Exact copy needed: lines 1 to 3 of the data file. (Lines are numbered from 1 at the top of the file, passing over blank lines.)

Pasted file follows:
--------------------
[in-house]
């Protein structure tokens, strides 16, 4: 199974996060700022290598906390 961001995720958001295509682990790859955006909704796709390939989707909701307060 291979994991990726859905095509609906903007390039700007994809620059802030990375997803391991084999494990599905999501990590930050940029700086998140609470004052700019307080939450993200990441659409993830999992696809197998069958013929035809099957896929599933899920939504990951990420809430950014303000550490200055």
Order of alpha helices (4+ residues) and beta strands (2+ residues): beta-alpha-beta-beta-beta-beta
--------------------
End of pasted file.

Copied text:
[in-house]
């Protein structure tokens, strides 16, 4: 199974996060700022290598906390 961001995720958001295509682990790859955006909704796709390939989707909701307060 291979994991990726859905095509609906903007390039700007994809620059802030990375997803391991084999494990599905999501990590930050940029700086998140609470004052700019307080939450993200990441659409993830999992696809197998069958013929035809099957896929599933899920939504990951990420809430950014303000550490200055």
Order of alpha helices (4+ residues) and beta strands (2+ residues): beta-alpha-beta-beta-beta-beta